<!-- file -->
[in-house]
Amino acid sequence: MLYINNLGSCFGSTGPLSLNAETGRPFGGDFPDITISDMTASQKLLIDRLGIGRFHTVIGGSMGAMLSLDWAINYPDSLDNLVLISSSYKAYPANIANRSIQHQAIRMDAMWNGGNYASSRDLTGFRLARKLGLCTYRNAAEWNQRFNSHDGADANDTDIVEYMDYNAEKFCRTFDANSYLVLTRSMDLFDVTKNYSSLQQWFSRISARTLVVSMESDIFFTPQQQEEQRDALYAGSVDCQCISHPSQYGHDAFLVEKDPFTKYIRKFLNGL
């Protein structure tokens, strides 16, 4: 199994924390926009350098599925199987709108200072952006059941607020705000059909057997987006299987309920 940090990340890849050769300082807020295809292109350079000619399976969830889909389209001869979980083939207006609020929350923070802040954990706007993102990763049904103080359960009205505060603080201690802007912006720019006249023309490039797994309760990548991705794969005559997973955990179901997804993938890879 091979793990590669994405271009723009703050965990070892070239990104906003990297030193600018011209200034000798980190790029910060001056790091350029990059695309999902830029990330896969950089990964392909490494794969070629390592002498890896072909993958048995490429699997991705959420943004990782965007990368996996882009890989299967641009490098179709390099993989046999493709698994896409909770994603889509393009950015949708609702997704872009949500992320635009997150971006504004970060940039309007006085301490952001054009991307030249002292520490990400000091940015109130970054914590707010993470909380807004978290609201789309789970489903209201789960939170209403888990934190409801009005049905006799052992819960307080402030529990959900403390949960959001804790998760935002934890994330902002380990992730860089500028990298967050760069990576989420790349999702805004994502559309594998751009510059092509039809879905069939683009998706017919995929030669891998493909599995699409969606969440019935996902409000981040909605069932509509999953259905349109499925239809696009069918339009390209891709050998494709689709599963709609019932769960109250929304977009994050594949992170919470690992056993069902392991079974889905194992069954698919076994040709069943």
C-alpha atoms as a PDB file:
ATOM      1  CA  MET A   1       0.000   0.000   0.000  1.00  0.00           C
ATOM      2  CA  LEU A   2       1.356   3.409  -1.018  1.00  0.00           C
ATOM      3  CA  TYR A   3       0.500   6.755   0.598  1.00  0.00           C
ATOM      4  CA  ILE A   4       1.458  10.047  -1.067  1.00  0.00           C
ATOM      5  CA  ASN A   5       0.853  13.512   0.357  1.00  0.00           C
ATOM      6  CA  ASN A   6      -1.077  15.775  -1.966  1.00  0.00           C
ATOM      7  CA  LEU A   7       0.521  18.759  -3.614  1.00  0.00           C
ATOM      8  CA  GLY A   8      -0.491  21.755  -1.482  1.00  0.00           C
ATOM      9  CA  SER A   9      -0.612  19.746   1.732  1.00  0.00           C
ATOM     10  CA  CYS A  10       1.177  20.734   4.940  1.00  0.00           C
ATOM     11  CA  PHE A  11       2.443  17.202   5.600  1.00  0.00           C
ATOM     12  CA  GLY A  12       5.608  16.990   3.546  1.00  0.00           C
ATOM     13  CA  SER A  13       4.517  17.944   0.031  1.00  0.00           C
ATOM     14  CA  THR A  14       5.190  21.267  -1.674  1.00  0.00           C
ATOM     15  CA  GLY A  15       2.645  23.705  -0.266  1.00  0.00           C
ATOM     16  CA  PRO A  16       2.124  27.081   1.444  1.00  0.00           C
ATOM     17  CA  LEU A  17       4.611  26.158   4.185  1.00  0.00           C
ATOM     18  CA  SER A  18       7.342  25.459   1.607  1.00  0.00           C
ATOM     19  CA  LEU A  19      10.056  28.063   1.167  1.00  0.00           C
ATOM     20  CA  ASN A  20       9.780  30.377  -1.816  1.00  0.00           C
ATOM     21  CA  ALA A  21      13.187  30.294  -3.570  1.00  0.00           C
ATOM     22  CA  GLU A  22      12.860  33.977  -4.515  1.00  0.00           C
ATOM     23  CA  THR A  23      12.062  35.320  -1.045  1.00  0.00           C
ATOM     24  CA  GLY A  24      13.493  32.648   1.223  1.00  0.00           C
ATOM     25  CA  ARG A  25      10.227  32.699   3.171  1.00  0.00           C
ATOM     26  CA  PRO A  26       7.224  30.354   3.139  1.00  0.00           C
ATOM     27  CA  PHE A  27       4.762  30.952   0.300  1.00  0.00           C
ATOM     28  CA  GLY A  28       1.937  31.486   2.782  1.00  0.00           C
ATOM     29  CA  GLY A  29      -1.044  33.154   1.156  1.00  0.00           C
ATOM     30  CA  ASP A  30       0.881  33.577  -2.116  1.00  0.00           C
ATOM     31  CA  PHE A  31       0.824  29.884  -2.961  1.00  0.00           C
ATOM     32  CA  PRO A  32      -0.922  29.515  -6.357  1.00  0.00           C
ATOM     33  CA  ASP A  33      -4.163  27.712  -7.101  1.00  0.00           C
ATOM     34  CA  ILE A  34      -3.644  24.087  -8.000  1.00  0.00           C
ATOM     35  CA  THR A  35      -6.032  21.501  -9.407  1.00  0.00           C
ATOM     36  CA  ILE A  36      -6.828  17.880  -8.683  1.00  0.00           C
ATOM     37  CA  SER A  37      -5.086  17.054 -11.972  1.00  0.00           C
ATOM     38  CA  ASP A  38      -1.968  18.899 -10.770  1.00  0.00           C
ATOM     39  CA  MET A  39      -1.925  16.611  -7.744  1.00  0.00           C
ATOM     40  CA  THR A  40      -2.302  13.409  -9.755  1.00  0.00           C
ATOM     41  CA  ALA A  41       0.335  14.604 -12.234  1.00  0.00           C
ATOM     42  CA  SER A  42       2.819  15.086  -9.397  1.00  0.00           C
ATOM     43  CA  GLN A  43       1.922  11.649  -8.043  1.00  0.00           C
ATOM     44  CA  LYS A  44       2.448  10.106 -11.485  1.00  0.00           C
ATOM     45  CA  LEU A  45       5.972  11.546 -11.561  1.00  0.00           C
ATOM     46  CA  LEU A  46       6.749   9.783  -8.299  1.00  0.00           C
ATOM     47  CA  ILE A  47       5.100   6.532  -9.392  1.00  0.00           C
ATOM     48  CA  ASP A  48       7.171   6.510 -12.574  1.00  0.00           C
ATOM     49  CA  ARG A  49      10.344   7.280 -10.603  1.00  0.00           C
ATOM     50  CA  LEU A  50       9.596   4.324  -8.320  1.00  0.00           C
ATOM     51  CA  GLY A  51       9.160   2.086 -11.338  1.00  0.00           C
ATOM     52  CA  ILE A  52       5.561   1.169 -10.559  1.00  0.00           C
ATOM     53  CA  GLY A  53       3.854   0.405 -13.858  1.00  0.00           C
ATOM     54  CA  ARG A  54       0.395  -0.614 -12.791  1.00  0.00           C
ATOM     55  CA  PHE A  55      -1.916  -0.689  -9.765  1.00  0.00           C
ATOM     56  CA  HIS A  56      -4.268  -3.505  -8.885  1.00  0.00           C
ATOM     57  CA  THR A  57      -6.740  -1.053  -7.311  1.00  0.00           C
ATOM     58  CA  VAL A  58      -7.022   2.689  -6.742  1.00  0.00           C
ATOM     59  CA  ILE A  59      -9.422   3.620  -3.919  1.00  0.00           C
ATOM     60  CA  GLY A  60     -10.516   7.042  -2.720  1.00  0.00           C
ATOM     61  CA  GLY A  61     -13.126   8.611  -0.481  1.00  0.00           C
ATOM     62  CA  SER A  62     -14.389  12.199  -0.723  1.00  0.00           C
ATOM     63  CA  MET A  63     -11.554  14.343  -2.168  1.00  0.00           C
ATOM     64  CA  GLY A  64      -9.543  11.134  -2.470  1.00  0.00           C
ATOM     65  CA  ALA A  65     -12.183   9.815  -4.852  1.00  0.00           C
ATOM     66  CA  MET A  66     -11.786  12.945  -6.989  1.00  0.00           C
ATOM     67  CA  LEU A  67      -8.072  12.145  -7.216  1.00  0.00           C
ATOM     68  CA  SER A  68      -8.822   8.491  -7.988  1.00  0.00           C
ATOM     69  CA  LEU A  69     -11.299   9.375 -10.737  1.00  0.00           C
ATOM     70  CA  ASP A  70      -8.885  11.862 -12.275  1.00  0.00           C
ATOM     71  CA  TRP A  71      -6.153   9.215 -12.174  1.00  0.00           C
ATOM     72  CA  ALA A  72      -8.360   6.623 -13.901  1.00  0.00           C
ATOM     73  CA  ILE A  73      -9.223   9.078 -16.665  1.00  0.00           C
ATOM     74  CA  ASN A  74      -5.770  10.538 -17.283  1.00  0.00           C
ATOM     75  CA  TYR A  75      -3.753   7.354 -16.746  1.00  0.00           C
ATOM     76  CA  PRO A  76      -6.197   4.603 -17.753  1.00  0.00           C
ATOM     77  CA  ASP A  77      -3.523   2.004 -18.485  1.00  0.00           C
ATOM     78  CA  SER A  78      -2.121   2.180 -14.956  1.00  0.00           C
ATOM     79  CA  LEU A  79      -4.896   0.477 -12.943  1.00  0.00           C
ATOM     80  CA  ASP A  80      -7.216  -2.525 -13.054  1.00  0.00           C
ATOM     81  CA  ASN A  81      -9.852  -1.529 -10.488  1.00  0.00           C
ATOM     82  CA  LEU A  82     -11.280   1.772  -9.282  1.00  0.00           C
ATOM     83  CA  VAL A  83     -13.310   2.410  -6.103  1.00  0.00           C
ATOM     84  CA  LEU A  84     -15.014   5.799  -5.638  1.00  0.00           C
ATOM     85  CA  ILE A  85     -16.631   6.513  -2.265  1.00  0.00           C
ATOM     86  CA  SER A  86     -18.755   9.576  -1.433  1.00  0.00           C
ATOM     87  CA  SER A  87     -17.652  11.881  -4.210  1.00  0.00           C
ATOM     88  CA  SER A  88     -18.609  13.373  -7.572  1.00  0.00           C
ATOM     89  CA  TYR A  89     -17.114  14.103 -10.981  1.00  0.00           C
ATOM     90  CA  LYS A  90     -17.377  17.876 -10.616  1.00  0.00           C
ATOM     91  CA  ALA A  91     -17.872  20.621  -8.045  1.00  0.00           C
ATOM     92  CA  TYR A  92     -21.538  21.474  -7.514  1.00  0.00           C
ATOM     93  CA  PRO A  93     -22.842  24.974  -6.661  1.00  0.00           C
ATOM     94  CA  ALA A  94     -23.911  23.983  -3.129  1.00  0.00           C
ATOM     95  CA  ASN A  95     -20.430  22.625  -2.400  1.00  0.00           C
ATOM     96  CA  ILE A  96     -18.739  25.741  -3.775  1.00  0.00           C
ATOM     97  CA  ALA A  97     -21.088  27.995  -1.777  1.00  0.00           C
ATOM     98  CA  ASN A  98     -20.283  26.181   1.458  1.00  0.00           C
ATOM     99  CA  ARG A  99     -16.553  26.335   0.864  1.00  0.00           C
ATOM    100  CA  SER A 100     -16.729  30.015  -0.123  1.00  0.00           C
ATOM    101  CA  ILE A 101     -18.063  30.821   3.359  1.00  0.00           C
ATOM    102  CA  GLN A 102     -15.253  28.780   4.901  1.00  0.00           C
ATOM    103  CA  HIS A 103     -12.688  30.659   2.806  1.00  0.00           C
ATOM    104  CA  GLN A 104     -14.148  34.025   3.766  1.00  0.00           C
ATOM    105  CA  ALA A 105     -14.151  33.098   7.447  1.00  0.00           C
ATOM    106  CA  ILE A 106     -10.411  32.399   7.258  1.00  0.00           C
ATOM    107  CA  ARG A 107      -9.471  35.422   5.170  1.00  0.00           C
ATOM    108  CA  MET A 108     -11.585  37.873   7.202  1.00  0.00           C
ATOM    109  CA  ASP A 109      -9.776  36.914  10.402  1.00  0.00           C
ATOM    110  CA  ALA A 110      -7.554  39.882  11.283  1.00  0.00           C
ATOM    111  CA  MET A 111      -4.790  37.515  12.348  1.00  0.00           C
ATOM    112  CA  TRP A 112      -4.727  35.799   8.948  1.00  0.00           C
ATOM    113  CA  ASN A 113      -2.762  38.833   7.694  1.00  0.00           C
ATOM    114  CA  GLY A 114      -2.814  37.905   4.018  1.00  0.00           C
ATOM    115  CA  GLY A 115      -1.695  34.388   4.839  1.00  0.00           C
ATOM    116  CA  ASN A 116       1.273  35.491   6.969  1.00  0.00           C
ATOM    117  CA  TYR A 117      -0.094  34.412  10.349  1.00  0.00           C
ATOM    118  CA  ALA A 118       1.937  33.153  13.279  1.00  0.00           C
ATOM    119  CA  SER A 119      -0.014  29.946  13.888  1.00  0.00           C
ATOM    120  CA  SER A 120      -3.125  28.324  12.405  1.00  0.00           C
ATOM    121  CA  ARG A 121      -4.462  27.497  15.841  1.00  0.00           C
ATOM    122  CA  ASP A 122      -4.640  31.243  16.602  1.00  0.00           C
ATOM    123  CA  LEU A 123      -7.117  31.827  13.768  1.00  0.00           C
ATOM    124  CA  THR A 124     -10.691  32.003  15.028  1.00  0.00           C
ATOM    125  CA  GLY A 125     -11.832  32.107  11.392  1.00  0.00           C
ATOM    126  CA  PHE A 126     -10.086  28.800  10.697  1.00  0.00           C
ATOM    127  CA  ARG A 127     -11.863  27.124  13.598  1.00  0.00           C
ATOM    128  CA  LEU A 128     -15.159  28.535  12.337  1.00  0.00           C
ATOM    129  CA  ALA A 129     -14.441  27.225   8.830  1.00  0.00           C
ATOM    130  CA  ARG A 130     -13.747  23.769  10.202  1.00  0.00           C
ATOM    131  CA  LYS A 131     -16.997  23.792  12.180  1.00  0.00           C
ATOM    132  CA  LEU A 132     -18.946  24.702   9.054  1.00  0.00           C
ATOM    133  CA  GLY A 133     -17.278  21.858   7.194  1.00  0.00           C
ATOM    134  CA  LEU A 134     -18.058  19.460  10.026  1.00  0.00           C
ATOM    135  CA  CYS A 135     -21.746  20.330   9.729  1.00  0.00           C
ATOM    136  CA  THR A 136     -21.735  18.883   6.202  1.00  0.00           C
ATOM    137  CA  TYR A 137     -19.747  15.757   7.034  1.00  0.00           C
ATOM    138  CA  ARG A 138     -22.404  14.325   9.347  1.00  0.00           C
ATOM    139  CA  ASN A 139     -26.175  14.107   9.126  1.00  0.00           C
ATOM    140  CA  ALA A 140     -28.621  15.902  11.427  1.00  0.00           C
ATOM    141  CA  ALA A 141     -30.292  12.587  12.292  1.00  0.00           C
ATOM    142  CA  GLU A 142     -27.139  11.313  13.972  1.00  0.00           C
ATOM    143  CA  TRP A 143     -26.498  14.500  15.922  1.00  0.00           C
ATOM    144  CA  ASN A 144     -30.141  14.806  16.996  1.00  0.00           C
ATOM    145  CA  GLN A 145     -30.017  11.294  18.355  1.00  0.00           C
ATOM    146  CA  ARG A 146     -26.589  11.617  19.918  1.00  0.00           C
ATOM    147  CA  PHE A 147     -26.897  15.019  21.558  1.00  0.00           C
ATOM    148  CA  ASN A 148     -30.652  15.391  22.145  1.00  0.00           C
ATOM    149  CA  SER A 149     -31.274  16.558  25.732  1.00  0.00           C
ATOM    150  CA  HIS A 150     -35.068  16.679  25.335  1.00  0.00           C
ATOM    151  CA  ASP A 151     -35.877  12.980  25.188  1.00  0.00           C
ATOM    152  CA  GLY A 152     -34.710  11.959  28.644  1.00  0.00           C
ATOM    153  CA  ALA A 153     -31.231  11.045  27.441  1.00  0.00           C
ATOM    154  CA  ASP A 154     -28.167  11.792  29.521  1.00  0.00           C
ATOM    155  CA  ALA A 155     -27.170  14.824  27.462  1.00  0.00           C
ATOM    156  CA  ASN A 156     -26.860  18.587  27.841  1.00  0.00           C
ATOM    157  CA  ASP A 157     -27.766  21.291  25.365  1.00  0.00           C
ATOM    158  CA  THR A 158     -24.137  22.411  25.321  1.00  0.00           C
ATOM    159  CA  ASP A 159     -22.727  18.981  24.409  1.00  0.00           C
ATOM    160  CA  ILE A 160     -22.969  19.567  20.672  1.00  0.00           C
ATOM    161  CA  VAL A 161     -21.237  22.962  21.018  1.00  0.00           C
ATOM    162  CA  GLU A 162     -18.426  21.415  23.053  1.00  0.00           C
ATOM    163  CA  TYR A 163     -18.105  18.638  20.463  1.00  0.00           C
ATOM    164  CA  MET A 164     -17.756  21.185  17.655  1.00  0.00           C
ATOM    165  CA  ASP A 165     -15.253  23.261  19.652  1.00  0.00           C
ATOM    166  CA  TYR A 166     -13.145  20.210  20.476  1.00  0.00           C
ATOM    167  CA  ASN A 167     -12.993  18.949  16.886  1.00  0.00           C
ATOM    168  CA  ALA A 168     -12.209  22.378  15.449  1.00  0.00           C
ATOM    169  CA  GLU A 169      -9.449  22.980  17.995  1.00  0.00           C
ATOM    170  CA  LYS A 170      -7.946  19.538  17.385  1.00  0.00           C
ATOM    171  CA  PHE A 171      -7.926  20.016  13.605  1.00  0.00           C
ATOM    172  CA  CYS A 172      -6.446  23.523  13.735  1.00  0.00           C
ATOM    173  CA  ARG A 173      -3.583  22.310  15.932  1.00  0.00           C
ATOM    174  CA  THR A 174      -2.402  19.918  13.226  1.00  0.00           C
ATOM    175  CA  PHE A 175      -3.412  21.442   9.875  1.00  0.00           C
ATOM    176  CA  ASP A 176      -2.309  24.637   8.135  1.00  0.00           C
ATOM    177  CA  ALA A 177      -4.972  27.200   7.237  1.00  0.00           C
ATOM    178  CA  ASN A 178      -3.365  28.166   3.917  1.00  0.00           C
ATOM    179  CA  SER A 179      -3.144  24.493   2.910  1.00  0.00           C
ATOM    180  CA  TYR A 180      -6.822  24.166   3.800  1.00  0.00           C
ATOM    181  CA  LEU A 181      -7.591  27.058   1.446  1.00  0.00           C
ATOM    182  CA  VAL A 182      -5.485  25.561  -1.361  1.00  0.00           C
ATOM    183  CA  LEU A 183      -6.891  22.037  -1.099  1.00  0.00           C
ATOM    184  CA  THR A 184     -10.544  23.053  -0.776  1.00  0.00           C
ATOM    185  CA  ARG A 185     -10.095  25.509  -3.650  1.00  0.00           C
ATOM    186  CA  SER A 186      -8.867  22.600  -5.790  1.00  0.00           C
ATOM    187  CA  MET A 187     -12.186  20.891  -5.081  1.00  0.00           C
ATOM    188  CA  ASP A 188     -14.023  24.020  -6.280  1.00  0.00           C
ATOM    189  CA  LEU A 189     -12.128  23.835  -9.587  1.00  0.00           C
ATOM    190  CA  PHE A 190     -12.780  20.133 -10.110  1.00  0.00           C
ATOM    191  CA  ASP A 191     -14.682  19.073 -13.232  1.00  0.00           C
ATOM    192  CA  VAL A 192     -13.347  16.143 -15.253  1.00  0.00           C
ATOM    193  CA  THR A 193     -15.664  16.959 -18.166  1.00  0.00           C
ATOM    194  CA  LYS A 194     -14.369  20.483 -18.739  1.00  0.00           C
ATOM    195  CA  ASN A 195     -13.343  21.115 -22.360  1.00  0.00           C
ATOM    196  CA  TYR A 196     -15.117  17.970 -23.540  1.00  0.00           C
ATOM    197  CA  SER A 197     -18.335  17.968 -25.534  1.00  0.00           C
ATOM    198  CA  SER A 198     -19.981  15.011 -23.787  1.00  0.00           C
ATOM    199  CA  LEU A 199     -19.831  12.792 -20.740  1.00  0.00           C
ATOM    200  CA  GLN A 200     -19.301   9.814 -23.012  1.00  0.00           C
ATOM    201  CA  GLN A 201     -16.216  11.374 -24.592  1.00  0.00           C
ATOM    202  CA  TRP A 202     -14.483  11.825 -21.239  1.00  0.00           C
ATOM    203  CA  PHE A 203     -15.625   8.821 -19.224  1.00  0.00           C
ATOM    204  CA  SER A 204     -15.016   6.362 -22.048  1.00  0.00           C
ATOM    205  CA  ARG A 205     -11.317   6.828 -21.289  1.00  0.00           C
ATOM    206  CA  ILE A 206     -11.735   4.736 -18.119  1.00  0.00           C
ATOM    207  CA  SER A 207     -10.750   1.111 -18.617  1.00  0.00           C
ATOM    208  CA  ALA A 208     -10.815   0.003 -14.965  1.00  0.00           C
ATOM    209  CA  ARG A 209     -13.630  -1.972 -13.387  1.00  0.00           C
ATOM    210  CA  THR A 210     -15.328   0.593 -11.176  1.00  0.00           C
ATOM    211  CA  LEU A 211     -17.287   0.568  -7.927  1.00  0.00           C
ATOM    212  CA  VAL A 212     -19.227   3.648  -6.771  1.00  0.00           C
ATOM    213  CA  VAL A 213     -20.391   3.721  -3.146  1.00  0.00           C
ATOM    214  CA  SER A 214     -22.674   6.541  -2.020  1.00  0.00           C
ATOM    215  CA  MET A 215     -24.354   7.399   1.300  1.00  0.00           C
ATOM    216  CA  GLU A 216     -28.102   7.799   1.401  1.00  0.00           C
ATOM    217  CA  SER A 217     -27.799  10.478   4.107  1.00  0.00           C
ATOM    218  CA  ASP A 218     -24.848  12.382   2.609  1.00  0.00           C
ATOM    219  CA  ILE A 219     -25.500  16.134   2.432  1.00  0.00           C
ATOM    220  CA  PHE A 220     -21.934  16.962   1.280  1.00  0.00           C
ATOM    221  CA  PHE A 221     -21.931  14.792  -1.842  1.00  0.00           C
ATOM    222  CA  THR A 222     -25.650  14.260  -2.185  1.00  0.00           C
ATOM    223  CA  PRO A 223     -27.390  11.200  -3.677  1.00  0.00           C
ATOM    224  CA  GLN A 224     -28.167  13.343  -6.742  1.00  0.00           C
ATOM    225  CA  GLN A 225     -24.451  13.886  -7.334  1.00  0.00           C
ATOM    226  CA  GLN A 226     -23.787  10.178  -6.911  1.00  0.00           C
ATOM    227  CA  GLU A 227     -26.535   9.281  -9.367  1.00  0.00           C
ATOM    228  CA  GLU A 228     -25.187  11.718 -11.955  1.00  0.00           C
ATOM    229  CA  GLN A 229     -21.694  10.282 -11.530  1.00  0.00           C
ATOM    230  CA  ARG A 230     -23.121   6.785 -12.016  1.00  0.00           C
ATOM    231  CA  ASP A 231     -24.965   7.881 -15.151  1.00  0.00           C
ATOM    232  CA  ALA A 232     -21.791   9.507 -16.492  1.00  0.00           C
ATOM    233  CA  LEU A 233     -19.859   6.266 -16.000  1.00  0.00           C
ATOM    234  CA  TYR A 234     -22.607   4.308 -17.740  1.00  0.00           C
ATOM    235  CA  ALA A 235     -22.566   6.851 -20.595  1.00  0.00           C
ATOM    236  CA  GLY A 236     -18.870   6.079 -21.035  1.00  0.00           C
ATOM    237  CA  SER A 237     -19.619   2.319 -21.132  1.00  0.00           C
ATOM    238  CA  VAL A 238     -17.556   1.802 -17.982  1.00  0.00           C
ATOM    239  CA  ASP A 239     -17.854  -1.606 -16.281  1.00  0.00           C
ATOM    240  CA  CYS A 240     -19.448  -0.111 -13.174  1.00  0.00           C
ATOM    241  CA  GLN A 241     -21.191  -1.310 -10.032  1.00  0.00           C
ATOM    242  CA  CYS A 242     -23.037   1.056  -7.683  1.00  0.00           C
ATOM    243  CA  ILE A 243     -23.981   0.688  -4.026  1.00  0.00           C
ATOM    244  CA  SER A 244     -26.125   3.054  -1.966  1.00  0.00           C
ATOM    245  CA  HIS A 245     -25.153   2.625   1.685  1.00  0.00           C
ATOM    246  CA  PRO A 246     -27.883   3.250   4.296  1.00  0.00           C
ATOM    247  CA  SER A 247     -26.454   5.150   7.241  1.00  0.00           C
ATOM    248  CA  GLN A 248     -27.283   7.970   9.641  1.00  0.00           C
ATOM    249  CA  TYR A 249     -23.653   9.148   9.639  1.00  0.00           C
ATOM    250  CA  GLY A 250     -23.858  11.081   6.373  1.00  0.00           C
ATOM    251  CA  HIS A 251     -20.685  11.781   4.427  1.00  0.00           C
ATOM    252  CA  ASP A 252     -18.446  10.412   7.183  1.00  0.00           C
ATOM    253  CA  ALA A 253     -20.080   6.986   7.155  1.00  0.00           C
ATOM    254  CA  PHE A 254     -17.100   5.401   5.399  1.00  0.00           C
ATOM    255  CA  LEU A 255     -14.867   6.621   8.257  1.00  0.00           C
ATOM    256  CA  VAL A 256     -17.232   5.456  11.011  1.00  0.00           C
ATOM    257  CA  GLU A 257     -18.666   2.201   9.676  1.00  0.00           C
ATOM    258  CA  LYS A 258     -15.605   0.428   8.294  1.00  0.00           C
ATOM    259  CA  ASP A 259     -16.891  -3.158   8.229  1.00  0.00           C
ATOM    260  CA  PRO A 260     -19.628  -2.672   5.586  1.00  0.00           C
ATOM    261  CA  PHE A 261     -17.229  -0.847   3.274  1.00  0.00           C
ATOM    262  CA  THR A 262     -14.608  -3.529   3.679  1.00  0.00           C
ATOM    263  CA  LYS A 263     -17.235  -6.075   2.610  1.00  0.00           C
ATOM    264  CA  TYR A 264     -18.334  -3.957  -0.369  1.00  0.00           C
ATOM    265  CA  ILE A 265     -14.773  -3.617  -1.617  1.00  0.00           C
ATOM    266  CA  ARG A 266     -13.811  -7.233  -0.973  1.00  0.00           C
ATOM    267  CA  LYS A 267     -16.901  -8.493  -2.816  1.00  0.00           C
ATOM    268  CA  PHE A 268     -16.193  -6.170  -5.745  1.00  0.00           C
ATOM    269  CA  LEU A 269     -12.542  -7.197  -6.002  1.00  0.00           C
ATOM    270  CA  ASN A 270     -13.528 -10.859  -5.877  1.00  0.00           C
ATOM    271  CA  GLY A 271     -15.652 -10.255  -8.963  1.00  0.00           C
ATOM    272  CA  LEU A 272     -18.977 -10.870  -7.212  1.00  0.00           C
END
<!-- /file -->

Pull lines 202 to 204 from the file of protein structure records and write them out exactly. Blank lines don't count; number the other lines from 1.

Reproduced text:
ATOM    198  CA  SER A 198     -19.981  15.011 -23.787  1.00  0.00           C
ATOM    199  CA  LEU A 199     -19.831  12.792 -20.740  1.00  0.00           C
ATOM    200  CA  GLN A 200     -19.301   9.814 -23.012  1.00  0.00           C